About Swimmer’s Itch
Swimmer’s itch is a skin reaction by sensitized people, to a larval stage (cercaria) of a group of flatworms whose adults usually live in the veins associated with the intestine of its vertebrate hosts. The microscopic-sized worms lay eggs that work their way into the lumen of the intestine of the vertebrate host so that they can be passed out with the feces. Upon contact with water and light, a ciliated form (miracidium) hatches and swims in a zigzag pattern hoping to contact a specific species of snail. When it gets closer, there appears to be a chemical attraction emitted from the snail which leads to the miracidium penetrating the snail. The miracidium does not enter just any snail, but members of a single species.
Once in the snail, the miracidium migrates to an internal organ, changes to form a network of tubes (sporocysts) that begin reproducing at an incredible rate. About a month later, the end products (cercariae) are released daily, usually early in the morning, stimulated by light. The number of cercariae released each day can be up to several thousand. These forms, living for nearly 24 hours, are dispersed by wind and wave action. This process is repeated daily for each snail from the late spring to early fall. Size of snail, age of the infection and water temperature are important factors in determining how many cercariae are released each day. If the cercariae come in contact with a person, they will penetrate the epidermis; however, in people, they do not have the proper enzymes to proceed further, so they die. In birds, they continue to enter their natural hosts and develop into adult worms.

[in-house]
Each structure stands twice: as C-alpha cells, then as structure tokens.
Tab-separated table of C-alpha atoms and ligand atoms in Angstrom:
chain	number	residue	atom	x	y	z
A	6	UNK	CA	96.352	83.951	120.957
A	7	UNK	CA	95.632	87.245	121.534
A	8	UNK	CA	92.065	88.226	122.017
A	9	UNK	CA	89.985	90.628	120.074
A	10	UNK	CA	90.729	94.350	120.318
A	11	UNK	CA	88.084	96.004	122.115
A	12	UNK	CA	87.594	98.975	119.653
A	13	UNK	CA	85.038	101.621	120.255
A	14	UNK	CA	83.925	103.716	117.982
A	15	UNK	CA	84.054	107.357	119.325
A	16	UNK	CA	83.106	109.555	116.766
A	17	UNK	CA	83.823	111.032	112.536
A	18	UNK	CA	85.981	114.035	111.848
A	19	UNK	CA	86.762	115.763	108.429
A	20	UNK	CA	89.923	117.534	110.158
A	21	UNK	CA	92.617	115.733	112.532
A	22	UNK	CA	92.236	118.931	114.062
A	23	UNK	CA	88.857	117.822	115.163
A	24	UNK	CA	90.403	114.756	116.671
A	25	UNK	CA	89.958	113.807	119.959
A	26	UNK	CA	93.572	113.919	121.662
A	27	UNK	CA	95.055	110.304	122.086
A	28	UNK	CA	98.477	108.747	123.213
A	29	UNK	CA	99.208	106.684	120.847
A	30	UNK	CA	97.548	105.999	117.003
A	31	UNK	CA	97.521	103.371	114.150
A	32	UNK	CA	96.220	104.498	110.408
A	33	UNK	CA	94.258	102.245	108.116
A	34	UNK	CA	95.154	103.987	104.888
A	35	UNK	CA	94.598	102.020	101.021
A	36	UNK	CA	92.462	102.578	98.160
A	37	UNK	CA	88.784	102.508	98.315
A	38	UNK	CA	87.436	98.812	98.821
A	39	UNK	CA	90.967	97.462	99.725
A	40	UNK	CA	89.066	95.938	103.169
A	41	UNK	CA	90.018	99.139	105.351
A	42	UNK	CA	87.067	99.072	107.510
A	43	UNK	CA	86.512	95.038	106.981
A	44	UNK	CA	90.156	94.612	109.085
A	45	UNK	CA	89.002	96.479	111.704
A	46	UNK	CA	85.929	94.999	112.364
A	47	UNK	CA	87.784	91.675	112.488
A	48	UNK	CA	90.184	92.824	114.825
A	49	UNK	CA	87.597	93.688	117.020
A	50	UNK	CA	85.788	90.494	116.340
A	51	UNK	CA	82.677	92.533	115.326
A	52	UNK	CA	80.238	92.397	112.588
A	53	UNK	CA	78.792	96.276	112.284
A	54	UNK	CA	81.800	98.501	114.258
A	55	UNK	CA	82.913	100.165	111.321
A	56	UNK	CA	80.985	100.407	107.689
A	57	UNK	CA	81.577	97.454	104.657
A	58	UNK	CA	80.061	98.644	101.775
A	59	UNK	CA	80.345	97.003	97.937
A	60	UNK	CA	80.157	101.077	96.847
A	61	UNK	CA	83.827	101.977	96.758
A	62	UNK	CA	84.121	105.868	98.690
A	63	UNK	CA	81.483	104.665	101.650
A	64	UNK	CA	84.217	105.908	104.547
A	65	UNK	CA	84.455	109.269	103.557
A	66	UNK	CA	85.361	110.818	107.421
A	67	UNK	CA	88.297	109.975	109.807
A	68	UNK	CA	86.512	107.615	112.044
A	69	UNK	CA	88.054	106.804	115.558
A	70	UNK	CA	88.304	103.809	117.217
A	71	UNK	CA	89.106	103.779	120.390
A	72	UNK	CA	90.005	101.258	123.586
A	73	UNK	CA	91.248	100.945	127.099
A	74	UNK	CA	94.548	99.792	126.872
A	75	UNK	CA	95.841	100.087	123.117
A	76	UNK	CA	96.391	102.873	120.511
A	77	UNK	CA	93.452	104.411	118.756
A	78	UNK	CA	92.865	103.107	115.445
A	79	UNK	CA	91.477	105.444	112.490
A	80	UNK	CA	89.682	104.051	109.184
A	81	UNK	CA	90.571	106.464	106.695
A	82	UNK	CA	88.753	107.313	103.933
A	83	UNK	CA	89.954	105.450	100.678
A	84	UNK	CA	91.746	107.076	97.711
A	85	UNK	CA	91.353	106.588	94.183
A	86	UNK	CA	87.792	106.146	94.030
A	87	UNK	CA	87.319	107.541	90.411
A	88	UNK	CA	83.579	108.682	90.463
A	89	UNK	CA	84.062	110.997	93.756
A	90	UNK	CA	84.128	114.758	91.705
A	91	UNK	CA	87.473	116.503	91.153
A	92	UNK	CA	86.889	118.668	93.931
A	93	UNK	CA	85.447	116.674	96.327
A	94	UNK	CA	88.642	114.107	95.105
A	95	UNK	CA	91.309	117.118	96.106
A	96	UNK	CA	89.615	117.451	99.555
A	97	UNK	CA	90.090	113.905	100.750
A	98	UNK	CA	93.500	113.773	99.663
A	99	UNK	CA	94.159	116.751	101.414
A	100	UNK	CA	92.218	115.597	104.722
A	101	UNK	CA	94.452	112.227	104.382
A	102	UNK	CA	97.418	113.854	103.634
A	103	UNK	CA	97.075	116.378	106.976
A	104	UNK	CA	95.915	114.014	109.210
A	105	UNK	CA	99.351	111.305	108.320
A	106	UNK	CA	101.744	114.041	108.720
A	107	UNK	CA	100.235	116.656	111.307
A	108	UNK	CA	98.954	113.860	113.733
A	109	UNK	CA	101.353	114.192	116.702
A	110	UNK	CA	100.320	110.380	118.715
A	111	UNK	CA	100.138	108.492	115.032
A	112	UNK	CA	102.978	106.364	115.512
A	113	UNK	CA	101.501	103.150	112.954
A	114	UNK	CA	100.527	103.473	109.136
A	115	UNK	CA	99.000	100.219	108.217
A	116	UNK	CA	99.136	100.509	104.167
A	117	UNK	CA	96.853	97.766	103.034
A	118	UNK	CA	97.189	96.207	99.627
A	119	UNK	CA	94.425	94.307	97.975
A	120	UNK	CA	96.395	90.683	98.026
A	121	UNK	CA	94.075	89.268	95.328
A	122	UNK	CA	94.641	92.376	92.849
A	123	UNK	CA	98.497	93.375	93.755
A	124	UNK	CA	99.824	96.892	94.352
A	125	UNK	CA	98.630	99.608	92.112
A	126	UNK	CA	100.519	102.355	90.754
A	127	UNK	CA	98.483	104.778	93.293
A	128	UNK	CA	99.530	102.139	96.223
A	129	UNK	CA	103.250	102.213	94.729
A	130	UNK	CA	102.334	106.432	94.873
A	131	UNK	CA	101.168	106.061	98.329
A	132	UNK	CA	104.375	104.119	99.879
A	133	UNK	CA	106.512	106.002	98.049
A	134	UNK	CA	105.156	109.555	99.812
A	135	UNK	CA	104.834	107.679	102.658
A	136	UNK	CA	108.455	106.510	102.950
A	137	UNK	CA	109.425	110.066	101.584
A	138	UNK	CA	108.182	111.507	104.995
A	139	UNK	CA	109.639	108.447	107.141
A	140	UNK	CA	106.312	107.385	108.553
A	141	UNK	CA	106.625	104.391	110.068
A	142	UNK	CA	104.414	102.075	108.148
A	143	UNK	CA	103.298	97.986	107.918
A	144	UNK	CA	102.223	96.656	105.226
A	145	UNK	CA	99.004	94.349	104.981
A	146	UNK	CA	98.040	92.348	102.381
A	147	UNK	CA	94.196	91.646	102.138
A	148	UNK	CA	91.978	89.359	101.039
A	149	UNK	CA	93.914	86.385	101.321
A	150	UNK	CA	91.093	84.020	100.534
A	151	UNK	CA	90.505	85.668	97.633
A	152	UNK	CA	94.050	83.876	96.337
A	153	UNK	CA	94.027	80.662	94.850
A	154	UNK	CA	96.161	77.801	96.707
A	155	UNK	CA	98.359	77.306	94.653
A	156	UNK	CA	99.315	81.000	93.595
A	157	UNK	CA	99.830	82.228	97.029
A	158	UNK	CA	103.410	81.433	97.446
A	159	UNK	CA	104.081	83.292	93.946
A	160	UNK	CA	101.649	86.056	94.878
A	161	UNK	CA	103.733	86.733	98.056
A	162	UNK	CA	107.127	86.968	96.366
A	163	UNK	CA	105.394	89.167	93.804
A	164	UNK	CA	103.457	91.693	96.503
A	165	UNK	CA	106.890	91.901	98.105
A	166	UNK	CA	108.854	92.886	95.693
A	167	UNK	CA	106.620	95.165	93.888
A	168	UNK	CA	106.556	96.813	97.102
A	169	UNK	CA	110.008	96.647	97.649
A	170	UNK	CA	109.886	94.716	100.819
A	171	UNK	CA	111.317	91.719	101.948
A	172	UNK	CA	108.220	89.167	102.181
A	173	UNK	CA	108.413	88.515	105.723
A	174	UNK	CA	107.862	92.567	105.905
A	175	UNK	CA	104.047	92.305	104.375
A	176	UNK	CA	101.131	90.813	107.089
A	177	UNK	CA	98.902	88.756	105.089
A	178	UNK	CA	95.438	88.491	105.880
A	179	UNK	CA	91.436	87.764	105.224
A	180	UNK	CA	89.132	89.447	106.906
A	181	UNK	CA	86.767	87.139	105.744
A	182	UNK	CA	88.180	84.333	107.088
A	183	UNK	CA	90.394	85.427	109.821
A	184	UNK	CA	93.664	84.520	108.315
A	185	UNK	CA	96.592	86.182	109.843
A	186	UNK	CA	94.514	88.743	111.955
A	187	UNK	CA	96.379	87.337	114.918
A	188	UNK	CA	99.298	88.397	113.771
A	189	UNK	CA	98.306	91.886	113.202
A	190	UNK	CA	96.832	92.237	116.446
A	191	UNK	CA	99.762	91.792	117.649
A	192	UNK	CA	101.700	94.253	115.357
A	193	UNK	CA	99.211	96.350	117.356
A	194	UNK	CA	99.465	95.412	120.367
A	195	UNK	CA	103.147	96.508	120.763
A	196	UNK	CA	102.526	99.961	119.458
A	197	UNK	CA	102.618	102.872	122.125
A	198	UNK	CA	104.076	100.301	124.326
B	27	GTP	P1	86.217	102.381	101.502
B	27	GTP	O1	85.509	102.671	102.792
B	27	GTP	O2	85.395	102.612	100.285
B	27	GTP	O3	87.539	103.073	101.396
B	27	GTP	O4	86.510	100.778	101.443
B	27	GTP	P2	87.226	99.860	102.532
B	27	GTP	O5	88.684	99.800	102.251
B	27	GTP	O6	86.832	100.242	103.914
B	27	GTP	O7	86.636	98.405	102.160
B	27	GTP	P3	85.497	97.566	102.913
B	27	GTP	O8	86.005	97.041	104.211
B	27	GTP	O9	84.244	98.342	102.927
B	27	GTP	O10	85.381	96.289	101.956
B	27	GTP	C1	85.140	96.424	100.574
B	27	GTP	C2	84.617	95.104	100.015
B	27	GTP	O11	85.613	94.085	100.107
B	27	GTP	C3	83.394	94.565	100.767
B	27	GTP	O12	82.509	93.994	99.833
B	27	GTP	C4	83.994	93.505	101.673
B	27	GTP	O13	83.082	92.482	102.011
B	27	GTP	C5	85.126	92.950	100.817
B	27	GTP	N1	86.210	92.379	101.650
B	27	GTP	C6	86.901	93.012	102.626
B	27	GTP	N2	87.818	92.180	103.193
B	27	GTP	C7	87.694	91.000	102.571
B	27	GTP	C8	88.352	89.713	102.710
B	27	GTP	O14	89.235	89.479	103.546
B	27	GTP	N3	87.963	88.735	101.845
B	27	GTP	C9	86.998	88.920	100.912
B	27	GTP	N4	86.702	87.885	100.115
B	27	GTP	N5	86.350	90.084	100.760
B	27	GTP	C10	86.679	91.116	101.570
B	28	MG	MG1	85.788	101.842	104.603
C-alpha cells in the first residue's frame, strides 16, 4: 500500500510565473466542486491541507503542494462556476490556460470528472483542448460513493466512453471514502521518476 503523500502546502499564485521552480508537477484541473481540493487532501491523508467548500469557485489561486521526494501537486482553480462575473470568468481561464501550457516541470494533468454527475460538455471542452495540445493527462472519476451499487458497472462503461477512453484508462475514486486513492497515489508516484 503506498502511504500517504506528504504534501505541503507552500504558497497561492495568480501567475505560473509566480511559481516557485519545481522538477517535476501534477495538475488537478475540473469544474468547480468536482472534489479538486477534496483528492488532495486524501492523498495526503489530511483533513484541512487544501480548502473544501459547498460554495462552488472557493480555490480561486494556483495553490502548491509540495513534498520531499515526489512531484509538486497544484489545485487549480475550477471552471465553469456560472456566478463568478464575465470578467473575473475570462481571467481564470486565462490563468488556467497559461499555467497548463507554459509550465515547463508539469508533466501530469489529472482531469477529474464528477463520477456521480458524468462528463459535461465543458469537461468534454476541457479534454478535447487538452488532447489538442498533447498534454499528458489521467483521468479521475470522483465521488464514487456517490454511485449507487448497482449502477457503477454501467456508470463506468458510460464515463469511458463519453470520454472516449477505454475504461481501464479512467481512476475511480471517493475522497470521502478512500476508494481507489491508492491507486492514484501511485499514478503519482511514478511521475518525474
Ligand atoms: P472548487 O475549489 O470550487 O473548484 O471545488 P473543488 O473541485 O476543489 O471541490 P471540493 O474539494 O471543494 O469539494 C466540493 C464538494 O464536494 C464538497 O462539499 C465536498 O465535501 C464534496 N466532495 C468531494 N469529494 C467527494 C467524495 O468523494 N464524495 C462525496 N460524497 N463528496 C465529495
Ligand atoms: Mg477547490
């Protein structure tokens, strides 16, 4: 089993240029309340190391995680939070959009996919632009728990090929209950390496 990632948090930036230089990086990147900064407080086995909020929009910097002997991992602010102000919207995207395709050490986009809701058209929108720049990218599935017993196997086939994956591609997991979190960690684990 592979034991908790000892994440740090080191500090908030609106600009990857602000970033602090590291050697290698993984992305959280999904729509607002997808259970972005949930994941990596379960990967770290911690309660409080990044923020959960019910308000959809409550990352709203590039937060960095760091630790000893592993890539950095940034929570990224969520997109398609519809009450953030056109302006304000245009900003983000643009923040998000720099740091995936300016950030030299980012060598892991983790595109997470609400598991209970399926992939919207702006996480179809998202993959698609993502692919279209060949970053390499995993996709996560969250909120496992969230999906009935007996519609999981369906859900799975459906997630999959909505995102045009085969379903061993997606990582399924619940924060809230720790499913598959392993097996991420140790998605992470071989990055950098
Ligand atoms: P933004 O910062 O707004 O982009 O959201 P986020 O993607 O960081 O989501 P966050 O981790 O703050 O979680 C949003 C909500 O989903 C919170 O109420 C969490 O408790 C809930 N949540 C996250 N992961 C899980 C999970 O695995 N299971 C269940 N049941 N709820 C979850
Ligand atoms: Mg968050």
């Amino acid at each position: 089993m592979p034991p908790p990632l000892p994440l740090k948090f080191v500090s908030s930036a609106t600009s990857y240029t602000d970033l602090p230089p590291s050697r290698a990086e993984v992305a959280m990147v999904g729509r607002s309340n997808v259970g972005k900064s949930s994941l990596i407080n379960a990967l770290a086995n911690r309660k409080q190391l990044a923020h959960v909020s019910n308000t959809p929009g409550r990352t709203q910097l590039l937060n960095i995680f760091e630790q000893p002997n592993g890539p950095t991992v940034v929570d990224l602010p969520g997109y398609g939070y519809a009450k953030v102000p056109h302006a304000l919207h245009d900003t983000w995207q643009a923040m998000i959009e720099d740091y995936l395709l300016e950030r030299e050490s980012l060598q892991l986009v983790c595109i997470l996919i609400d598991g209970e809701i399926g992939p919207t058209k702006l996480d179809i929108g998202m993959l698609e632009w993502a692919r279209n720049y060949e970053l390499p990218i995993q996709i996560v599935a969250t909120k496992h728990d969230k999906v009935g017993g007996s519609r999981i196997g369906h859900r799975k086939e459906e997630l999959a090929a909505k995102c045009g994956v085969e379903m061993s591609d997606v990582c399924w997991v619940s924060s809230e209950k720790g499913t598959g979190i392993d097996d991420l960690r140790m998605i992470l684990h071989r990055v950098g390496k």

In sensitized people, the cercaria enters the epidermis and dies. Immediately, a small, red area forms. Within 30 hours, this area of the skin becomes much larger in diameter and then becomes reddened and raised. It is now called a papule that will itch intensely for up to two weeks. There is often a reduced reaction when someone is exposed for the first time. Subsequent exposures usually cause a more severe reaction and children and adults with fair complexions, are usually affected the most.
During the past half century, many myths have resulted from attempts to reduce the adverse effects of swimmer’s itch. Unfortunately, these myths continue to be perpetuated on line, on signs posted at the beaches, and by lake association newsletters. The most common one is advising swimmers to “towel off” and or shower immediately after leaving the water. This advice was introduced decades ago when a few unimportant species were thought to cause swimmer’s itch. Today the great majority of cases of swimmer’s itch is caused by cercariae that penetrate the skin while a person is in the water. In fact, some people can feel a “pricking” sensation when the cercariae penetrate. Once that happens, it is too late.
Another suggestion for reducing swimmer’s itch is for swimmers to go to deeper water, away from infected snails. It is likely that there are fewer cercariae in deeper water but water currents, wave action and off shore winds may distribute cercariae to other regions irrespective of where the cercariae originated. Furthermore, there is evidence that infected snails may go down to a depth of at least 10 meters so deeper water is not a reliable way to prevent swimmer’s itch.
Swimmer’s Itch Guard is a topical gel that prevents swimmer’s itch. It is not an anti-itch or treatment gel for it, but a gel that, when applied properly before entering the water, actually prevents the parasite from penetrating the exposed skin. Since introducing this product in 2010, we estimate there have been well over 100,000 successful applications of Swimmer’s Itch Guard. Click here for more information.